Barrister fees rise by 11pc despite cut
BARRISTERS were paid €15.2m last year by the Director of Public Prosecutions -- an increase of 11pc -- despite the Government imposing a 8pc cut on lawyers' fees last year.
Figures provided by the Director of Public Prosecution's (DPP) office yesterday show that the barrister who successfully prosecuted Sharon Collins in the 'Lying Eyes' conspiracy-to-murder trial received the highest amount in fees.
Senior counsel Tom O'Connell received €320,462 to prosecute cases on behalf of the State last year.
A total of €15.2m was paid out to 169 barristers by the DPP for the prosecution of cases in criminal courts nationwide -- an 11pc increase on the €13.7m paid out in 2008.
Last year, the Government imposed an 8pc cut in lawyers' fees. In response to a planned further reduction, DPP James Hamilton wrote to the Finance Minister Brian Lenihan earlier this year to express "serious concern" over the impact the planned cut would have.
A Finance spokesman confirmed yesterday that the 8pc cut was applied from April 1, 2009 adding: "This is necessary in light of the pressures on the public finances. Everybody must play their part."
A spokeswoman for the DPP's office said that the rise in fees last year arose "from a greater throughput . . . and a number of particularly lengthy cases".
Director of the Bar Council, Jerry Carroll said yesterday said that the cuts in fees was "pretty severe" and "very stringent".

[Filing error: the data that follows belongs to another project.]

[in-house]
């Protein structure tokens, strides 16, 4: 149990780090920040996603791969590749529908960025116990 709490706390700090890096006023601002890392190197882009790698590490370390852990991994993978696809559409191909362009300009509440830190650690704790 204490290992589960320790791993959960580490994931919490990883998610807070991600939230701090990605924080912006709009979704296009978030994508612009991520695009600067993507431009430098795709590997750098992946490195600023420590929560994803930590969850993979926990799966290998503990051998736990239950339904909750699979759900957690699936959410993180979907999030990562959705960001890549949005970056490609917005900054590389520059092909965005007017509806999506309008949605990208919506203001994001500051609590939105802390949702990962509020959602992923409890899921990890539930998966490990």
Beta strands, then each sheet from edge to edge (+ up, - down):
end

"We want to play our part and have been playing our part and the DPP has recognised this," he said. "We would have preferred if the case put forward by the DPP had gained resonance with the minister."
The figures show that 54 senior counsels received €4.7m last year -- an increase on the €4.1m paid in 2008, while €10.5m was paid to 115 junior counsels compared to €9.6m paid to 118 in 2008.
The barrister who received the most from the DPP last year was Limerick-based junior counsel, John O'Sullivan -- who was paid €386,050.
Others to feature in the top five include Dominic McGinn who received €334,284 and newspaper columnist and political pundit, Noel Whelan who received €234,766.
Arising from the reduction in fees, the DPP's office yesterday confirmed that a senior counsel will now receive a 'brief' or case fee of €7,919 for a murder case in the Central Criminal Court -- to cover preparatory work and the first day in court.
In rates for each subsequent day, senior counsel will receive a 'refresher fee' of €1,736.